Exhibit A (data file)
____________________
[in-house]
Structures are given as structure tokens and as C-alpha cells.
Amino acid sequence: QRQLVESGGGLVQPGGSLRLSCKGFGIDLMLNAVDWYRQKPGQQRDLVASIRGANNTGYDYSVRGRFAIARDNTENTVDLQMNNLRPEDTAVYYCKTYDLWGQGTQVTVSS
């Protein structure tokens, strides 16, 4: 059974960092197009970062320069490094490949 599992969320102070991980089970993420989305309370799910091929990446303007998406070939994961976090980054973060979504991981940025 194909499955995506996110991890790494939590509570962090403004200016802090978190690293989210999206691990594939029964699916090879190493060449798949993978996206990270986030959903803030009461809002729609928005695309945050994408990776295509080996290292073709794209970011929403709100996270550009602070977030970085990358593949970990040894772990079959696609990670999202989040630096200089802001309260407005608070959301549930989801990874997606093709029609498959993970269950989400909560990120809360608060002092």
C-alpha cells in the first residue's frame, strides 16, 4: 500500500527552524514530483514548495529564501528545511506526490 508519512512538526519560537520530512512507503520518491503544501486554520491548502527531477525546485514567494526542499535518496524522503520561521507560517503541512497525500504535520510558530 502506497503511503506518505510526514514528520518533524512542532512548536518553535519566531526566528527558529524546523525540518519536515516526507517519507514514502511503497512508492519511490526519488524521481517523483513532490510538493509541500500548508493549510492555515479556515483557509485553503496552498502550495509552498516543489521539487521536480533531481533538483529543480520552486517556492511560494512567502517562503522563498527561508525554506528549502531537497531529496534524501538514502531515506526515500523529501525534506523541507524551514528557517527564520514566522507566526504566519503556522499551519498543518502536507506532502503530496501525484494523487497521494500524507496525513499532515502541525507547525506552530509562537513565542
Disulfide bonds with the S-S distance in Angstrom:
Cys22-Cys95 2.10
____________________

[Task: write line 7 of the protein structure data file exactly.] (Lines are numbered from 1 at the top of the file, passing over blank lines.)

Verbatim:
Cys22-Cys95 2.10